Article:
Among the letters sent to relatives in Seattle are several by Claire Barkey, a nine-year-old Sephardic Jewish girl, who wrote, at times of her own accord and at others following dictation by her mother or other family members, to her uncle, Raphael Capeluto, who had emigrated to Seattle in the 1920s.

     

    Like many young people who left Rhodes, he had also sought economic opportunities and a better future. Uncle Raphael was only 20 years old when he arrived in Seattle. The story reflects how much responsibility was placed on his shoulders in the mission to rescue his family, and bring them to a safe haven.

     

    The book opens with a letter written by Claire on March 24, 1930, describing her daily life at school. Below is a small excerpt:

     

    "Every Friday we have gym, and last week they photographed us with the gymnastics teacher, who is an Italian named Paoselli; and I bought a copy for a small price”.

     

    In her letters Claire makes sure to give regards to each and every one of both the close and the extended family, which makes it easy for us to trace her family tree in Rhodes.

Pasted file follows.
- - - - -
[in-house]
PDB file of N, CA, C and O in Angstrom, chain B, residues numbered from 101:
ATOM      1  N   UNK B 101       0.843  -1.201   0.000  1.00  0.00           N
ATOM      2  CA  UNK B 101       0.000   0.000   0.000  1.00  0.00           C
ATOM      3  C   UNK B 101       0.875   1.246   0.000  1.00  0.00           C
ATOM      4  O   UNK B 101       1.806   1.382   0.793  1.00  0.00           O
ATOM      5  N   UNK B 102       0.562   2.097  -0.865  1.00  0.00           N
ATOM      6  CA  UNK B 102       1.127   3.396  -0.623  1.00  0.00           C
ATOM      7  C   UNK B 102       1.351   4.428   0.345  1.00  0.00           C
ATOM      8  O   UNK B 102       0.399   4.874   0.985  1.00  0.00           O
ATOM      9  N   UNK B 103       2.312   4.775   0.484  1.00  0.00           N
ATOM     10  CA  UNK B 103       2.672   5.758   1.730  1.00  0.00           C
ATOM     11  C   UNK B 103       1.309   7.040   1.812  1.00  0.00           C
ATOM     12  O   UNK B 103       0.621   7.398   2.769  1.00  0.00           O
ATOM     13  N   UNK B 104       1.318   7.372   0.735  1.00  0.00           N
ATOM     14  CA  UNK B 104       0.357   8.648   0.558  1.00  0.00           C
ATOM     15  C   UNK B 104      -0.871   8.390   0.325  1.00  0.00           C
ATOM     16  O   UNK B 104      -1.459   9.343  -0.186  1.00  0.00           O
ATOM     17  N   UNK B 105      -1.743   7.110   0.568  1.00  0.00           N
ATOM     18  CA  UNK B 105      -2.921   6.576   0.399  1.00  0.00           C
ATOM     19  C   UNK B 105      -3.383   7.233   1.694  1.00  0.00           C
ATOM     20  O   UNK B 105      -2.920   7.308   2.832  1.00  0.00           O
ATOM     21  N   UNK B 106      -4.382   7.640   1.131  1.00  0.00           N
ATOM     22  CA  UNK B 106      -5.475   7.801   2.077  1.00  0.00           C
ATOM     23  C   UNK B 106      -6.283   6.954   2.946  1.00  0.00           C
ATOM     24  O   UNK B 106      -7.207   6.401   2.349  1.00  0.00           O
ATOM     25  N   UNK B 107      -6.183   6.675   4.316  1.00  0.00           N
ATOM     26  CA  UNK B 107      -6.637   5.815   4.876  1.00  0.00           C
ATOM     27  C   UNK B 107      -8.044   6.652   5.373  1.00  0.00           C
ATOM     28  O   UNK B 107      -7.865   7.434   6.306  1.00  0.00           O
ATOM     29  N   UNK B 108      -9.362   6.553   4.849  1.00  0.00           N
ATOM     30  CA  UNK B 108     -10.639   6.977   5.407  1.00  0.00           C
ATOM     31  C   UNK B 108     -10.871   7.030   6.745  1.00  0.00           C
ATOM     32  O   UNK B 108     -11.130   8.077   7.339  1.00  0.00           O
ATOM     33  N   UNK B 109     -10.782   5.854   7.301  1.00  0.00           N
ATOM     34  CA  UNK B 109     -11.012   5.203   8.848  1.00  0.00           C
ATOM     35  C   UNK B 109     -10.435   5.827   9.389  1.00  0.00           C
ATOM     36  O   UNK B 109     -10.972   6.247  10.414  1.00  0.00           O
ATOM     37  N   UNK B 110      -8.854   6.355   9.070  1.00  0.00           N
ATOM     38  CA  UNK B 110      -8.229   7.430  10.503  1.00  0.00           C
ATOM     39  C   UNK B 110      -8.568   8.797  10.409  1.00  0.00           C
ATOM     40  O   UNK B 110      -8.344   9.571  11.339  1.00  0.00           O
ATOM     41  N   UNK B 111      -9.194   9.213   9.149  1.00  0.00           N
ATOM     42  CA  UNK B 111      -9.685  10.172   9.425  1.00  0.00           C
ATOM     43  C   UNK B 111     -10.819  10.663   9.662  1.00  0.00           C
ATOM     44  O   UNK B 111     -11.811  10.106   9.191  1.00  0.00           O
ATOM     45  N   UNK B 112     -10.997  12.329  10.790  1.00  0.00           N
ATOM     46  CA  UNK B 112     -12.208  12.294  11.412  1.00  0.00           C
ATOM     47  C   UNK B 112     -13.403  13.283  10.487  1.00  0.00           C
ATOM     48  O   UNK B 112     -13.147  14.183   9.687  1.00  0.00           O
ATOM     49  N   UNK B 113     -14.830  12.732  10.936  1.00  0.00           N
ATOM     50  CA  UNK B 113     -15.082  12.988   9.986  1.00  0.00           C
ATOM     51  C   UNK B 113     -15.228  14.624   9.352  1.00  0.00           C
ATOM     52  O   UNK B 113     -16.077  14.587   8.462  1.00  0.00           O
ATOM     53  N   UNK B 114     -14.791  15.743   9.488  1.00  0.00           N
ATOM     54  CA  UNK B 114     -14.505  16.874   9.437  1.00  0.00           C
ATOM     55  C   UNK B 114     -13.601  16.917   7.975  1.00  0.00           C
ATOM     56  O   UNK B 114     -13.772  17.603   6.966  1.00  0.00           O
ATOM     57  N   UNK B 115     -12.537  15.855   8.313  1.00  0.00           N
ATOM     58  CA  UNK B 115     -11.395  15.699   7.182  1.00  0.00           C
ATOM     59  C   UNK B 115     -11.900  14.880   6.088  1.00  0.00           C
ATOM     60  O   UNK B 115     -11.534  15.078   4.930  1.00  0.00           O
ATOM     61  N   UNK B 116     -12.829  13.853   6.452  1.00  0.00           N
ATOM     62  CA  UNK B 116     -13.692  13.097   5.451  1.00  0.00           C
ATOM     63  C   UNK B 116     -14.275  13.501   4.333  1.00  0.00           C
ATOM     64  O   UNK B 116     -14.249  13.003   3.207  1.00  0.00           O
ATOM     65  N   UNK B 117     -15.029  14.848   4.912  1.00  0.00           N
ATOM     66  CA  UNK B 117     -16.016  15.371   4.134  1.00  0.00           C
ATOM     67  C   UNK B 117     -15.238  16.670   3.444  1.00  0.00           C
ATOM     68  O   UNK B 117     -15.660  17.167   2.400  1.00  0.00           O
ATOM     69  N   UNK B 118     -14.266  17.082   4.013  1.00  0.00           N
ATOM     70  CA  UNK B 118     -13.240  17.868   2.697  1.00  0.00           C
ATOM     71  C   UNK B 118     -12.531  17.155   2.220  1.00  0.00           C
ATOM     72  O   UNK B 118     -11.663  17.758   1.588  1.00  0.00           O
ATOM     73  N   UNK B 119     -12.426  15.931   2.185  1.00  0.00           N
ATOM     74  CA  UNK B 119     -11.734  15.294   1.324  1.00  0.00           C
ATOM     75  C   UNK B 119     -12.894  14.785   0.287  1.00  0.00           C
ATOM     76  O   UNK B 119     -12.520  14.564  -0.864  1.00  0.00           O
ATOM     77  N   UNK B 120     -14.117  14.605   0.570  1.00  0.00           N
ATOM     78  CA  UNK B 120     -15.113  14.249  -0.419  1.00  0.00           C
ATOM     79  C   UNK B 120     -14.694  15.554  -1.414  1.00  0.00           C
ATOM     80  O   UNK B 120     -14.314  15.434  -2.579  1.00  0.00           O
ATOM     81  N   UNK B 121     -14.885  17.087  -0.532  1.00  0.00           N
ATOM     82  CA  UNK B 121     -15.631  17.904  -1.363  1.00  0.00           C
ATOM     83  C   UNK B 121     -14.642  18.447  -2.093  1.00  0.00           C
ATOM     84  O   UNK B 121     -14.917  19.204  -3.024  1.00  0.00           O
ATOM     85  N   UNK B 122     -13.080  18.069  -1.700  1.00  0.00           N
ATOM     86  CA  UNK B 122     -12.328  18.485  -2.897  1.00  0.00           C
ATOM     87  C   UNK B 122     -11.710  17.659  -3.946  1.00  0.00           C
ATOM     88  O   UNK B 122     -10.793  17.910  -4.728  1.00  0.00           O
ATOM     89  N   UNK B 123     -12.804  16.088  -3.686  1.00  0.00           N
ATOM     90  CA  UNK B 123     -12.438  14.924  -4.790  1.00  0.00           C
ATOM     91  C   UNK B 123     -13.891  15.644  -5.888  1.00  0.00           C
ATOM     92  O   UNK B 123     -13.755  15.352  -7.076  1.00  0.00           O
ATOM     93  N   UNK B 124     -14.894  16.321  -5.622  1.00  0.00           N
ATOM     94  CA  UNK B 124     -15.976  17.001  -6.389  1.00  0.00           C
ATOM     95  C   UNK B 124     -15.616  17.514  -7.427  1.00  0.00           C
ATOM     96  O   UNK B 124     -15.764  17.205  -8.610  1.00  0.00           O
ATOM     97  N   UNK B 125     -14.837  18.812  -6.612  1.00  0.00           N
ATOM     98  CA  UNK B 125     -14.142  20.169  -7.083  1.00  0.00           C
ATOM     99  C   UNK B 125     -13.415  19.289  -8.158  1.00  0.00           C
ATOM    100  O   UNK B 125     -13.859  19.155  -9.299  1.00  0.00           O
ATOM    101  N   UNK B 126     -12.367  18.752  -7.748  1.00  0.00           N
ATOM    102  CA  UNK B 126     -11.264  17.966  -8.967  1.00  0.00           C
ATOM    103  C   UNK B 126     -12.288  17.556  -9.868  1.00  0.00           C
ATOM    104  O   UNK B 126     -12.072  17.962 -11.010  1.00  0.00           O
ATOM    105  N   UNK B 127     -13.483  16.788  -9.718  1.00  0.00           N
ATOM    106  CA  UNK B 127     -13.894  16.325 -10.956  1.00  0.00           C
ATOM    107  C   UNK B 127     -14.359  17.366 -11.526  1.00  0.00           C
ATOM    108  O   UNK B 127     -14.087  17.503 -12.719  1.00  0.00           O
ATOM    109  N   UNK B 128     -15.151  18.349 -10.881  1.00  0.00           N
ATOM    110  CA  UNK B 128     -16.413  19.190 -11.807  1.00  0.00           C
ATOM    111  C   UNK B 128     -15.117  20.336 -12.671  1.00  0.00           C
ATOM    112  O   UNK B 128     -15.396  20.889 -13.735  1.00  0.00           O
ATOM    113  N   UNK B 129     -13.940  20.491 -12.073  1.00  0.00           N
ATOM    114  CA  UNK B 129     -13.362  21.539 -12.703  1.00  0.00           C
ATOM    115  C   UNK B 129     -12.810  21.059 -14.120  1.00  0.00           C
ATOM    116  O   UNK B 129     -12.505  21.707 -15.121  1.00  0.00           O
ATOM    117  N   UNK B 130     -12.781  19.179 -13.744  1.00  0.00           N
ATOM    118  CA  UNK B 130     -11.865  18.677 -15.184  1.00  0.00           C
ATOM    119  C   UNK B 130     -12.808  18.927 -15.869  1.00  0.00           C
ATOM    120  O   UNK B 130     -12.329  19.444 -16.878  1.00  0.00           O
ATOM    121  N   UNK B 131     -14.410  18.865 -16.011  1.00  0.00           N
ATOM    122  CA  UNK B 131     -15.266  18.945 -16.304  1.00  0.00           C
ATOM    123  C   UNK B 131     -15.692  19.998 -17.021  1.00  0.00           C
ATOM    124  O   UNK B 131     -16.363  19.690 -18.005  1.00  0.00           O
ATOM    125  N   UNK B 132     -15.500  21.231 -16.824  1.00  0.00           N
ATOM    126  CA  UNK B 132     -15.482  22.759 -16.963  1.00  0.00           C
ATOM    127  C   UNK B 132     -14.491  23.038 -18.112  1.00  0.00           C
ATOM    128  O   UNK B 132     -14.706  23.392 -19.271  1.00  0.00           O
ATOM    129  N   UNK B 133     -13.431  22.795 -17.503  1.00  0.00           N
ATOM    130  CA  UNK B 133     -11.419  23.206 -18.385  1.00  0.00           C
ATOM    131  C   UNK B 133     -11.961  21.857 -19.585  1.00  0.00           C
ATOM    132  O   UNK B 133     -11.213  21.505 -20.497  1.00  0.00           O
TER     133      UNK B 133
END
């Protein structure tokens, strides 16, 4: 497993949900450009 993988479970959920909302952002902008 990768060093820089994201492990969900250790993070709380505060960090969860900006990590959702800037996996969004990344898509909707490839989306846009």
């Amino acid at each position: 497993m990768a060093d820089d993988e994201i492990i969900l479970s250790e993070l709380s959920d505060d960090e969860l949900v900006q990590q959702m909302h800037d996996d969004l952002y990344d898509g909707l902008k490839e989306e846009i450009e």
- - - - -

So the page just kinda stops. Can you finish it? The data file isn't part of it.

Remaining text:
The first letter is written in an optimistic tone and allows the reader to become familiar with the life of the Jewish Community of Rhodes. Sometimes little Claire scolds her uncle for not writing to them for long periods, and begs him to write to her and answer her letters so the family need not worry about him. Over the years, Claire grows up and has to deal with a reality that is undergoing major political and economic upheaval, and this is evident in her writing, which illustrates her own and her family’s ways of coping with the challenging reality.

     

    In 1938, the Italian dictator Benito Mussolini published his new laws regarding the Jews on the island of Rhodes that altered the family’s civil status. The new laws affected those who had arrived in Rhodes from Turkey after January 1, 1919, stripped them of their Italian citizenship and forced them to abandon the island immediately. Abraham, Claire's father, was among those who had to leave. Naturally, the entire family chose to go with him.

     

    Claire tells the story of the family in Tangiers, where they had refugee status for seven years. All the while Claire continues to correspond with Uncle Raphael, who is trying to help them obtain the long-awaited immigration visas to the United States.